Category Archives: growth mindset

Leveraging the Network

Writing a tweet is really not that hard.  You click the feather and then pops up a little white box, you type in it, and then you press the “tweet” button.

Adding hashtags is not that hard.  You press the hashtag key, add it in front of a word or phrase, and voila, you have a hashtag.

#EasyEnough

The hard part is the habit.

When we are searching information, it is easy to go to something like Google and filter all of the items on a topic that you are interested in, and trying to find the good stuff.  The disruption in the routine is looking to people to help filter that for you.

Here is an example…

One of the administrators that I was working with wanted to learn more about “growth mindset”, so I sent out the following tweet.

Here are only some of the responses:

Screen Shot 2015-11-16 at 6.24.23 PM

Now some will argue that this is unfair to share because I have a very large network, and that is a totally fair statement.  So let’s say you wrote this instead:

I am wanting to learn more about “Mindset” for K-8 students. Any suggestions? #edchat cc @gcouros

If you have no followers and tweeted that out, and I saw it, I could tweet it out to my network.  By simply tagging myself or someone else that you think might be willing to help, it is possible you can up the opportunities of getting a great answer. I am more than willing to do this as long as it is connected to learning. Although I do not see everything and I can’t help every time, it is important to remember that everyone starts with zero followers on Twitter.  Many people are willing to help if they think it will help the learning of yourself and your students.

The point of this post is to show that there is power in going beyond simply finding information, to learning how to leverage a network.  The trick is getting into the mindset of doing this and thinking this way.  The more you add to a network, the more you can get out of it and if you do not get the responses we are hoping for, we need to be willing to try again. One of the things that I always say is that it is important for us to create these connections for our students, but it is more important for us to teach them how to do it themselves.  If we are willing to disrupt our routine, the habit can be formed sooner than later.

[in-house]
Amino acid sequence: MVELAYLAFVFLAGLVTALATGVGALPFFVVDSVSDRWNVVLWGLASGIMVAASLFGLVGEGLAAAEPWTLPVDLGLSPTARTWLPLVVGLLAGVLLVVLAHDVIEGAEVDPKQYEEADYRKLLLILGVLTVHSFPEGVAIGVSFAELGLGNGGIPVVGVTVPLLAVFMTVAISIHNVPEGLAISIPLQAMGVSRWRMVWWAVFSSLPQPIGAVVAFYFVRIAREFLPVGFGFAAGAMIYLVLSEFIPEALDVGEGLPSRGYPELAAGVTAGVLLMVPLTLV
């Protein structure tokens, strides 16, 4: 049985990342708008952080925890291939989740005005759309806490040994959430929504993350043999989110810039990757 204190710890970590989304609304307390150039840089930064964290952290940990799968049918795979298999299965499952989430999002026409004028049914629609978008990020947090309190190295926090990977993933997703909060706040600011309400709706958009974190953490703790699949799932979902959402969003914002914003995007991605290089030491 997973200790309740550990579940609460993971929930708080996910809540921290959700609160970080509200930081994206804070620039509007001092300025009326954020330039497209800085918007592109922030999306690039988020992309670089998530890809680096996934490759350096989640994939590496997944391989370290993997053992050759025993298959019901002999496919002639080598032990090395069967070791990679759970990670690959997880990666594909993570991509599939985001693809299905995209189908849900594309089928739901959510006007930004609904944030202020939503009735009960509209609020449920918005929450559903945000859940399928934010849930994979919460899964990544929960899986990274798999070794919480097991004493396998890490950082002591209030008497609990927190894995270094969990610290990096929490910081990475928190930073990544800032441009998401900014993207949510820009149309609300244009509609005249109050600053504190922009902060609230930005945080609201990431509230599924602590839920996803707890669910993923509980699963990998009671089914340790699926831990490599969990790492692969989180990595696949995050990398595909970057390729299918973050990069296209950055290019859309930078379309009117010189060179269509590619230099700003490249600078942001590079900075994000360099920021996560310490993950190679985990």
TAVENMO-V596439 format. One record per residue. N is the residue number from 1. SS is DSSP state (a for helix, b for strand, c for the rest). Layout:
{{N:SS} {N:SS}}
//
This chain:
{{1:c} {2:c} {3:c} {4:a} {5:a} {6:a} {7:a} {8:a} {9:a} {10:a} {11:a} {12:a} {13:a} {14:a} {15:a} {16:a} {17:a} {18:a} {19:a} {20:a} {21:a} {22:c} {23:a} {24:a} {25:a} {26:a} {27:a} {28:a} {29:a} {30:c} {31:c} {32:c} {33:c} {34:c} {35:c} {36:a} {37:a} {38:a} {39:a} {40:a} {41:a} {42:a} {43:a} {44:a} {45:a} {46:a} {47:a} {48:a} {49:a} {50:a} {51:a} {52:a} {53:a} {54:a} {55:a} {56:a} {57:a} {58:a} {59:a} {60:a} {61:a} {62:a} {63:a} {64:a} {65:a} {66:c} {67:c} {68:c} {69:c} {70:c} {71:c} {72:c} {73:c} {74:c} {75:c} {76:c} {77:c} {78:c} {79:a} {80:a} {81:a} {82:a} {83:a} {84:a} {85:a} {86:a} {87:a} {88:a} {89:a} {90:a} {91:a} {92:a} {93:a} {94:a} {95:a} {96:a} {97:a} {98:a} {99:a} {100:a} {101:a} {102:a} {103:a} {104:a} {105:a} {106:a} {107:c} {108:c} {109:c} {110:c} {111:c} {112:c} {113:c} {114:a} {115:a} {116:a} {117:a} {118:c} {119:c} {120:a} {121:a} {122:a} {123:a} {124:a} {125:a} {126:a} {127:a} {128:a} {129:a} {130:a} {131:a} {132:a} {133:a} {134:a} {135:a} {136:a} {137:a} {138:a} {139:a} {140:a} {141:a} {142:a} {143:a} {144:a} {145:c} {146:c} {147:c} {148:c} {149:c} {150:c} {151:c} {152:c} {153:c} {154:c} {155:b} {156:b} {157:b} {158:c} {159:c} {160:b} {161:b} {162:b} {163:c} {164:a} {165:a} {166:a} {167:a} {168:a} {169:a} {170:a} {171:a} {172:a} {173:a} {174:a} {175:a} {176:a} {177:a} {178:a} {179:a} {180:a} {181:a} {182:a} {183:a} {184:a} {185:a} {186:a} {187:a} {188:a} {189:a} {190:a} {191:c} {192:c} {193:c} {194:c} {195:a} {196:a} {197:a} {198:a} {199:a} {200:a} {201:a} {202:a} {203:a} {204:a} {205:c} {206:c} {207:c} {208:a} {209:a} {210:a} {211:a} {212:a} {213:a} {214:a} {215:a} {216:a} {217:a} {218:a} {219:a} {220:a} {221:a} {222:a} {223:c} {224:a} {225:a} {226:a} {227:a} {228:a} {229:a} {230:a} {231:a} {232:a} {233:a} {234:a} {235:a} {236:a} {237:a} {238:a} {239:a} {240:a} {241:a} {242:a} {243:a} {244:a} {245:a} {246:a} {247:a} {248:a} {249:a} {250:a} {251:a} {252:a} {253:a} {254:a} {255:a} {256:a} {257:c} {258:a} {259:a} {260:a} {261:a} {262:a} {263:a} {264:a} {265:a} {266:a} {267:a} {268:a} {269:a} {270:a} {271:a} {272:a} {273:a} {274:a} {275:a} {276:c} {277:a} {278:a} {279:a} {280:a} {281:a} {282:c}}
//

Recognizing When to Move On

-The measure of intelligence is the ability to change.-There have been times in my career, where I have spent a lot of time going round and round with someone on a topic where there was no openness to growth. No matter what you say, the argument is already being created on why you are wrong. Oftentimes, it comes not from a place of knowledge, but a lack of it.

What I have learned is that when you realize that you are in that situation, it is time to move on, and focus on those that want to learn.

Now, there is an important difference between the notion of having ideas challenged in the pursuit of learning, as opposed to challenging ideas in order to stand still. One of the things that I believe is crucial to learning is the ability to listen to other ideas and accept challenge. That “pushback” is often an opportunity for both people to grow, as opposed to both standing still. A strong leadership trait is recognizing when the conversation will lead to growth, or to standing still. The time invested in a conversation that goes nowhere, is often better spent in focusing on developing the culture of an organization.

We always need to listen, but sometimes the best answer is to simply say, “thank you for sharing your thoughts”, and move on to the next conversation. We have to understand that learning can be messy, and have it ups and downs, it is still imperative to focus on how we can move forward.